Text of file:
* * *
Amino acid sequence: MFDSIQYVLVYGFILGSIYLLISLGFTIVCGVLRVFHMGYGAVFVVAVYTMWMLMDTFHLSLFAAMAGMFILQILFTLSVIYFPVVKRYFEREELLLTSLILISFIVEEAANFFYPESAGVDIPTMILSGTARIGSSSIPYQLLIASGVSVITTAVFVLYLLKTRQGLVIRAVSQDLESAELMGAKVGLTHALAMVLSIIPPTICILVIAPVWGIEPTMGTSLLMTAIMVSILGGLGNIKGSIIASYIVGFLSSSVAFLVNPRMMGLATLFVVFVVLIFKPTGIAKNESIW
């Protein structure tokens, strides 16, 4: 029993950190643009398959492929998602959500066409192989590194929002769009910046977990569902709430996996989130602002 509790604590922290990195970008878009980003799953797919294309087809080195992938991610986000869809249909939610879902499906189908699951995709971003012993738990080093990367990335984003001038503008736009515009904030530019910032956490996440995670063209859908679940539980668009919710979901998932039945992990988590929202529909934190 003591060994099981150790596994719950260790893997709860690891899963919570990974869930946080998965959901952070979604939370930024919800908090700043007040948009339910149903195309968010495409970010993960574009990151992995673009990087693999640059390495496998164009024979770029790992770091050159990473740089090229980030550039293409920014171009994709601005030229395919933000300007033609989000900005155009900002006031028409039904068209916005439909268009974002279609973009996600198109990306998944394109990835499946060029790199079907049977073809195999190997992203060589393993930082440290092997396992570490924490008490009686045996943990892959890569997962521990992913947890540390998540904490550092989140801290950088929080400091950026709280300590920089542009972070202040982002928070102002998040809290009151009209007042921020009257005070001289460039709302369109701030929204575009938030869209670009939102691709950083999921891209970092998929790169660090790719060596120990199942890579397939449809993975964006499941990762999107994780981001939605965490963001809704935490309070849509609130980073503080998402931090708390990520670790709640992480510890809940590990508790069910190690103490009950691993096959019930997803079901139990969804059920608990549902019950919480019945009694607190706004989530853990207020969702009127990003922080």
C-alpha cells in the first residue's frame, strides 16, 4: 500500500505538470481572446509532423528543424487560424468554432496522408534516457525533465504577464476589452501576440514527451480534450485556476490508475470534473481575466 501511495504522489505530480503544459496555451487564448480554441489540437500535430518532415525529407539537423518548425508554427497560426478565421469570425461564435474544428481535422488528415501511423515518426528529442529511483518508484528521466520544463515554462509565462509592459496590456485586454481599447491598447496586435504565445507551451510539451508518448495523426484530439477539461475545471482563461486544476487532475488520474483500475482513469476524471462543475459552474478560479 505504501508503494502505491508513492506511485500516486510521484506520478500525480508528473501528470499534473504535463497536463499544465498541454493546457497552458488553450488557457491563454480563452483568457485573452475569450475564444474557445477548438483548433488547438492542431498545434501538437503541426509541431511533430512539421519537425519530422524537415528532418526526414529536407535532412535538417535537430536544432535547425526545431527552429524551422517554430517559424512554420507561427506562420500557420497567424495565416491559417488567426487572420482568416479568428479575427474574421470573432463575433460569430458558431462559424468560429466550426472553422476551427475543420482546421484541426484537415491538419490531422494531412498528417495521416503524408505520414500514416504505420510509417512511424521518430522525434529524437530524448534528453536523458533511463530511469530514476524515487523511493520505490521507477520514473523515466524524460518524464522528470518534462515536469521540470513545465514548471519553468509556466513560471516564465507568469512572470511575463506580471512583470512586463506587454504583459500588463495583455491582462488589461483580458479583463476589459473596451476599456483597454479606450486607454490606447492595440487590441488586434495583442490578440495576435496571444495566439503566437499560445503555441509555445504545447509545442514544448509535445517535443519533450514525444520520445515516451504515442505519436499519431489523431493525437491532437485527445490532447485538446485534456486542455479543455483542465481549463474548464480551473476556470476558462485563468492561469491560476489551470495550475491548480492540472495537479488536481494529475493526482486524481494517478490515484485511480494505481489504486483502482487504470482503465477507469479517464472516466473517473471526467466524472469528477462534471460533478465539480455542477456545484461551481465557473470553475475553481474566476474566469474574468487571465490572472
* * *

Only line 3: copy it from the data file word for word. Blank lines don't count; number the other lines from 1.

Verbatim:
C-alpha cells in the first residue's frame, strides 16, 4: 500500500505538470481572446509532423528543424487560424468554432496522408534516457525533465504577464476589452501576440514527451480534450485556476490508475470534473481575466 501511495504522489505530480503544459496555451487564448480554441489540437500535430518532415525529407539537423518548425508554427497560426478565421469570425461564435474544428481535422488528415501511423515518426528529442529511483518508484528521466520544463515554462509565462509592459496590456485586454481599447491598447496586435504565445507551451510539451508518448495523426484530439477539461475545471482563461486544476487532475488520474483500475482513469476524471462543475459552474478560479 505504501508503494502505491508513492506511485500516486510521484506520478500525480508528473501528470499534473504535463497536463499544465498541454493546457497552458488553450488557457491563454480563452483568457485573452475569450475564444474557445477548438483548433488547438492542431498545434501538437503541426509541431511533430512539421519537425519530422524537415528532418526526414529536407535532412535538417535537430536544432535547425526545431527552429524551422517554430517559424512554420507561427506562420500557420497567424495565416491559417488567426487572420482568416479568428479575427474574421470573432463575433460569430458558431462559424468560429466550426472553422476551427475543420482546421484541426484537415491538419490531422494531412498528417495521416503524408505520414500514416504505420510509417512511424521518430522525434529524437530524448534528453536523458533511463530511469530514476524515487523511493520505490521507477520514473523515466524524460518524464522528470518534462515536469521540470513545465514548471519553468509556466513560471516564465507568469512572470511575463506580471512583470512586463506587454504583459500588463495583455491582462488589461483580458479583463476589459473596451476599456483597454479606450486607454490606447492595440487590441488586434495583442490578440495576435496571444495566439503566437499560445503555441509555445504545447509545442514544448509535445517535443519533450514525444520520445515516451504515442505519436499519431489523431493525437491532437485527445490532447485538446485534456486542455479543455483542465481549463474548464480551473476556470476558462485563468492561469491560476489551470495550475491548480492540472495537479488536481494529475493526482486524481494517478490515484485511480494505481489504486483502482487504470482503465477507469479517464472516466473517473471526467466524472469528477462534471460533478465539480455542477456545484461551481465557473470553475475553481474566476474566469474574468487571465490572472